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History of the street: Orchard Road - Shopping for Fruits

Author: 17.08.2015 | history of the street
Jewish and Chinese cemeteries nearby, fruit trees, fashionable boutiques and one true military bunker – all these things are mixed on Orchard Road – an amazing street of Singapore. It is its story that continues our fascinating series “Story of a Street”.

Orchard Road is nothing else but literal translation of the street’s name in Chinese. Trodden as far back as in 19th century, track-street connected Singapore’s center with plantations of the suburbs where nutmeg, black pepper and fruit trees grew. Nearby Dr. Jun’s mansion was situated, whose garden became the main reference point of the neighborhood, where mostly countrymen lived and worked, because back in the days “civilization” seemed far and distant.

However, Singapore grew, people of various nationalities kept settling in it, among them Jews and the Chinese, who decided to arrange for own cemeteries there. It happened in 1840s. And who knows, maybe, the city-state’s main trade artery would have remained a wide track leading to plantations and two burial sites that spread on both sides it, if a go-getting Chinese businessman Tang Choon Keng hadn’t decided to open his cosmetics shop called TANGS there in early 20th century. By the way, even though it had long ago become a part of a huge trade chain, it still situated in the same place, at 230, Orchard Road.

Local citizens stayed away from a weird store by the cemetery for quite some time but routine overcame prejudice and little by little trade’s ball started rolling. Then, other businessmen followed the lead of the Chinese and began opening own trading spots in a rapidly growing neighborhood; fortunately, real estate rent was still pennyworth and transportation had already been launched. Thus, by 1950s the street began playing major role in the city’s business life. Alongside stores (clothing ones, mostly) restaurants, cafés, hotels, consulates and even Prime Minister’s residence appeared.

To municipality’s credit, even though they transferred majority of plantations outside the city, vegetation on Orchard Road was partly preserved. Today this 2-kilometer-long heaven for shopaholics holds natural coolness due to numerous trees, garden squares and all kinds of greenery that stand in immense contrast to modern architecture of shopping malls. Therefore both tourists and Singaporeans like coming there because it seems that freshness, festivity and joy never abandon the place: somewhere people dance, elsewhere they cook and sell street food and somewhere they film movies. One gets a sensation that Orchard Road is always neither empty nor sad.

Among its main landmarks there is Fountain of Wealth, futuristic complex ION Orchard with four hundred various shops and an amazing high-end technology store Sim Lim Square where the most advanced devices are sold. It is also interesting in the vicinity, in Fort Canning Park in particular, where the Battle Box bunker is situated. Graphic wax figures and exhibits remind about World War II, year 1942 to be precise, when British troops were forced to yield Singapore to the Japanese. Details of those events are reconstructed to be as authentic as possible – when in this command unit, tourists get into the atmosphere of constant calls, telegraph reports from front lines and air defense sirens. Sightseeing mood is quickly replaced with nervous tension that is only relieved when out and back on the surface.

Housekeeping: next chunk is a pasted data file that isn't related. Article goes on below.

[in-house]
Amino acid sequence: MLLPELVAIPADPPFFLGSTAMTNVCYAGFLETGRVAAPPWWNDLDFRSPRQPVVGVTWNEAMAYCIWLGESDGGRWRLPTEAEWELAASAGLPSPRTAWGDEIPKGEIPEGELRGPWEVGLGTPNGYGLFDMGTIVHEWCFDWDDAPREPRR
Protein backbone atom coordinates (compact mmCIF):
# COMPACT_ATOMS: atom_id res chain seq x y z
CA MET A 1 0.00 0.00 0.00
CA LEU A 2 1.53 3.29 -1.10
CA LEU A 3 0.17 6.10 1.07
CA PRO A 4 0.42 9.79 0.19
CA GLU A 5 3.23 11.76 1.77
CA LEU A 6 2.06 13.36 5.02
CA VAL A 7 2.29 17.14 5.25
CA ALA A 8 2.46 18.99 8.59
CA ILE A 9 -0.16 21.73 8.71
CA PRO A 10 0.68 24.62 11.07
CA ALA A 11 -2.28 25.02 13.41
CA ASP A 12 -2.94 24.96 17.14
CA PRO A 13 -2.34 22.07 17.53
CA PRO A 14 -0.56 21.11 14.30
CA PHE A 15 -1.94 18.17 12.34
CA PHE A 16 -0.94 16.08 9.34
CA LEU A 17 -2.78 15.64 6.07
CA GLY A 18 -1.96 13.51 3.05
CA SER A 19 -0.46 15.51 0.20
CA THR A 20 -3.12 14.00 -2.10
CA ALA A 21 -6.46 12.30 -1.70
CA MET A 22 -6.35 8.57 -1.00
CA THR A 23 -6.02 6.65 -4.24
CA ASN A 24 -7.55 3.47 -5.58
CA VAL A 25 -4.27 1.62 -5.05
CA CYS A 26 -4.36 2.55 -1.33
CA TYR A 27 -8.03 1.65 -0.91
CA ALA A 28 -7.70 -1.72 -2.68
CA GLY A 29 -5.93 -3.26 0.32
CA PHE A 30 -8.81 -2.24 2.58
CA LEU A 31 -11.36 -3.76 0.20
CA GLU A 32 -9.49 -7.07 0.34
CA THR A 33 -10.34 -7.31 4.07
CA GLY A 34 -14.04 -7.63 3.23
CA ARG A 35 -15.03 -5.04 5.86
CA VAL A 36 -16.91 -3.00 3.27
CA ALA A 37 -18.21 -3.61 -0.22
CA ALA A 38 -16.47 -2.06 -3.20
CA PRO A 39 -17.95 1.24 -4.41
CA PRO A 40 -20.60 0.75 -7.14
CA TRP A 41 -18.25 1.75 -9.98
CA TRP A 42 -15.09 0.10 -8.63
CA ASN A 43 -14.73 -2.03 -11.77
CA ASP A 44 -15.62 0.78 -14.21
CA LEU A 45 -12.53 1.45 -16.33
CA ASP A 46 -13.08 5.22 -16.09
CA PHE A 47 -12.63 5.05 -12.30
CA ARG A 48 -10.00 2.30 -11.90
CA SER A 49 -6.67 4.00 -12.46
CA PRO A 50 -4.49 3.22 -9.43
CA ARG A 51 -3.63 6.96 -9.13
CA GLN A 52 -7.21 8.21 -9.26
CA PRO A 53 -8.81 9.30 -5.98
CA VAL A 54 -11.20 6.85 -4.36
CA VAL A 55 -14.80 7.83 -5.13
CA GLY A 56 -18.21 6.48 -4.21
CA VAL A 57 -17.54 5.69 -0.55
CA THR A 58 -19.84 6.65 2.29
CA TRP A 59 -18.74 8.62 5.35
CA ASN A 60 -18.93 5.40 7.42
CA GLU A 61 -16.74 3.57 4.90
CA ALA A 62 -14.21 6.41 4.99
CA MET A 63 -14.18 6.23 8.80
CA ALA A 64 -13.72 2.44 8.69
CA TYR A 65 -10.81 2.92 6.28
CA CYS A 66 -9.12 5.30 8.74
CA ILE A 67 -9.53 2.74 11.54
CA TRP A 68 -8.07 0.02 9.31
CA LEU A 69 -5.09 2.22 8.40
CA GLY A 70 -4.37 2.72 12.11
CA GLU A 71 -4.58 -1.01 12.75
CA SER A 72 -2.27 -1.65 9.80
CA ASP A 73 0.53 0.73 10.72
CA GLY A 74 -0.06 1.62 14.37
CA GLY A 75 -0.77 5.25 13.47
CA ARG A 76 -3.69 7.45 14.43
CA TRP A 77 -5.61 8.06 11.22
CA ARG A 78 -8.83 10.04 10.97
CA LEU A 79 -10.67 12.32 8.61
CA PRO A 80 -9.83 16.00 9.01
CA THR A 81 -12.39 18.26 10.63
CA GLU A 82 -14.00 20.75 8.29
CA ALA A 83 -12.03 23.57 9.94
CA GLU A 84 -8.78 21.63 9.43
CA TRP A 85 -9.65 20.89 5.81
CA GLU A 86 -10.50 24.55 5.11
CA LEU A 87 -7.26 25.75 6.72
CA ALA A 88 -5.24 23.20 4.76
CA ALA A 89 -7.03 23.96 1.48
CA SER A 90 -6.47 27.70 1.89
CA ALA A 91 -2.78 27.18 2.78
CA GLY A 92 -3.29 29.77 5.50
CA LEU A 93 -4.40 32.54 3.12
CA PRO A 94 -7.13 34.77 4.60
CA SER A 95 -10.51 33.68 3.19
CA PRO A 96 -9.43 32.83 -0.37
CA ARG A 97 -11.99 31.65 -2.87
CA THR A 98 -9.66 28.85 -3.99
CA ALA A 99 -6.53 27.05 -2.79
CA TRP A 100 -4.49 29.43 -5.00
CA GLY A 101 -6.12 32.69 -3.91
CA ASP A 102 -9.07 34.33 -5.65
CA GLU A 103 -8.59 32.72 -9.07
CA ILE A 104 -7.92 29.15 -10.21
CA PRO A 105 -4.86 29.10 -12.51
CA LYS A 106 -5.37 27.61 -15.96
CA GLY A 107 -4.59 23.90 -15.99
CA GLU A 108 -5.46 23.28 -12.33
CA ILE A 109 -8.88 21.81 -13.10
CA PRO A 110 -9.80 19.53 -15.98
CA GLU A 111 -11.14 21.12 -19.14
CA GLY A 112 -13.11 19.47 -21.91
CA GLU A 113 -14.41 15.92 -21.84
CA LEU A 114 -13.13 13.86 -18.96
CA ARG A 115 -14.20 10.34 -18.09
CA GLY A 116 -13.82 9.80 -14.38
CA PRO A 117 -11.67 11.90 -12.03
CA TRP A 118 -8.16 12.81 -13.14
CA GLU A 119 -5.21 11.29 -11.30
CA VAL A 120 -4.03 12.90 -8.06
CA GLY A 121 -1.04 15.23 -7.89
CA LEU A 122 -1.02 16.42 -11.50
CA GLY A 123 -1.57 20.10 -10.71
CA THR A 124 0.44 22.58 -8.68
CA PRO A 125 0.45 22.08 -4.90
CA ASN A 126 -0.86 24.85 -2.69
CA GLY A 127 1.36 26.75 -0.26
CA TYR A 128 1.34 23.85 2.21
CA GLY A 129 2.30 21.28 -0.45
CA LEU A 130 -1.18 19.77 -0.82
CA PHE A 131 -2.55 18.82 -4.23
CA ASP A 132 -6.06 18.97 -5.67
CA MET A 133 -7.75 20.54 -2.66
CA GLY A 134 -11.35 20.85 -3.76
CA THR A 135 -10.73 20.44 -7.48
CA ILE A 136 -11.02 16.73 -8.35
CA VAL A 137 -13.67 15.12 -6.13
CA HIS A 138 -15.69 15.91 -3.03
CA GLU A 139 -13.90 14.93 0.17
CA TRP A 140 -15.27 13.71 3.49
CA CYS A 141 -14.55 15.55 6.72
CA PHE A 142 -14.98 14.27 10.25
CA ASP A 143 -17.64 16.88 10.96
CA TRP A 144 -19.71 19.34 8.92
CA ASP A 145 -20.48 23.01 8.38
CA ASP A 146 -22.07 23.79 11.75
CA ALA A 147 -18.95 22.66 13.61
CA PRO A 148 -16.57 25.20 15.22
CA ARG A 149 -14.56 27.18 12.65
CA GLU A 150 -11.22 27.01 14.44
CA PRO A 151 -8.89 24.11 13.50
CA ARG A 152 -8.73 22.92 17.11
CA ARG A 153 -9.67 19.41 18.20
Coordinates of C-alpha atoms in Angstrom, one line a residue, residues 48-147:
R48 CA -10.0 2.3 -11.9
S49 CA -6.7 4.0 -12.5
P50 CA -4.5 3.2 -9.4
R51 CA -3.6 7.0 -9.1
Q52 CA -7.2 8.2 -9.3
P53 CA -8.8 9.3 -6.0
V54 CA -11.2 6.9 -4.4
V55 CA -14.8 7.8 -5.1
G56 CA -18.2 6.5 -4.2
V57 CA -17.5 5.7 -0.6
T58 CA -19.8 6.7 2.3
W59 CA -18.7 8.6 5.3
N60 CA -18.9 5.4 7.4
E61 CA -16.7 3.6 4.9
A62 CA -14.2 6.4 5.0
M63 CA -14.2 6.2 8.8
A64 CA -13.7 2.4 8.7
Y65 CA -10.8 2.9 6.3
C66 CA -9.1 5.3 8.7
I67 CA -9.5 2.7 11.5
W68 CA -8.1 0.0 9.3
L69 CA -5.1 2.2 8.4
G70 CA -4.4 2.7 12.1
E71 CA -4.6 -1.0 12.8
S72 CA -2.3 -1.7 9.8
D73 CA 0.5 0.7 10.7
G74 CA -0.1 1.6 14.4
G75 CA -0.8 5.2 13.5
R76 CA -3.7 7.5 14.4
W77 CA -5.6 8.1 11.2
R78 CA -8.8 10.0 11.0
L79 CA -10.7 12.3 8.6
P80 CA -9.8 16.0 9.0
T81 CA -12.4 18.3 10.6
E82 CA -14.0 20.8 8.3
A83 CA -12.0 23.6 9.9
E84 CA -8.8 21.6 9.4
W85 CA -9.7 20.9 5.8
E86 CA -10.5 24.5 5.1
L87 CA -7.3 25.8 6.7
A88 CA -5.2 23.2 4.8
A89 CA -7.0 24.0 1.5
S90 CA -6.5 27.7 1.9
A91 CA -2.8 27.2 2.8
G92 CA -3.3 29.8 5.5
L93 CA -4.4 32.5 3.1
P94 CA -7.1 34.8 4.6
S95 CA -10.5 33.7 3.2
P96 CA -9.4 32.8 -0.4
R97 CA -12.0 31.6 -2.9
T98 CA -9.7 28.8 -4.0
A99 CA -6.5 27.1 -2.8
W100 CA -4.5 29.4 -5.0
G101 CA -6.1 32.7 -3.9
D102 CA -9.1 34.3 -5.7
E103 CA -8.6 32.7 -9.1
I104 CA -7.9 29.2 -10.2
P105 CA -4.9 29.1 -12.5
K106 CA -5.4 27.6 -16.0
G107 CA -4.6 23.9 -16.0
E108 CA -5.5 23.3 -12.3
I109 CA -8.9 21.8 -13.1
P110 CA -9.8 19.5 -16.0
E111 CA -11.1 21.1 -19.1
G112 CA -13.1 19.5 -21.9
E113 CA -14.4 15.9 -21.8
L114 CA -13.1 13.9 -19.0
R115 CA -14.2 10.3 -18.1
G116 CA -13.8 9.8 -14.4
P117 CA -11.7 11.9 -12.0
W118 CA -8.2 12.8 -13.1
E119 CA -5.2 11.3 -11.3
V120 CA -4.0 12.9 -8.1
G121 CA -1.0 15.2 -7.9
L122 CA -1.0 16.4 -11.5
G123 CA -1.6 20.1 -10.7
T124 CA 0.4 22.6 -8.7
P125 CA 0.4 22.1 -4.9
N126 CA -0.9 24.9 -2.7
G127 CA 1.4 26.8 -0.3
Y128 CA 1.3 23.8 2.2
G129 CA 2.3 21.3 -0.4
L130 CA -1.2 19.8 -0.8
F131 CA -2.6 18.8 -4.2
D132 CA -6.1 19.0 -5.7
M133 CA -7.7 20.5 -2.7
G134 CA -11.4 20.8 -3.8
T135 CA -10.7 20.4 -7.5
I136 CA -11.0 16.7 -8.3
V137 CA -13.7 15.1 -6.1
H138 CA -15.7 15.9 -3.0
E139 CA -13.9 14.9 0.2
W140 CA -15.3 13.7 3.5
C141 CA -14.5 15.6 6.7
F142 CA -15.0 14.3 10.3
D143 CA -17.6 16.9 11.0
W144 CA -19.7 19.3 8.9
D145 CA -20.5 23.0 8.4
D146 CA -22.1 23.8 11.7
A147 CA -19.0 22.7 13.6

Should you not be too fond of historic reconstructions and develop a fever because of all the shops, best thing for you is to head for the Botanic Gardens. They are, in fact, “that very garden” (or rather what’s left of it) that the street led to two centuries ago. Nowadays this wonderful oasis in a metropolis makes for a great place to relax, do nothing or, on the contrary, to go in for sports in fresh air.

Palm tree valleys, Swan Lake, the Fernery and even Ginger Garden are all at your service. The most interesting option is to conclude the walk at the Evolution Garden. This exhibition is executed in the shape of a spiral by which one can follow evolution of flora on our planet. And while non-existent plant-exhibits are replaced with artificial, modern ones are all natural.

In any case, no matter where and how you wander in the vicinity, most likely either your feet or your eyes would take you to Orchard Road. And even if you can resist temptation to buy something there, don’t deny yourself a pleasure of going up to a bar situated in a local penthouse. After having a couple of famous Singapore Sling cocktails there and while watching both the street and the amazing state-city in twilight you realize that there isn’t even a fancy of a better ending of a day.

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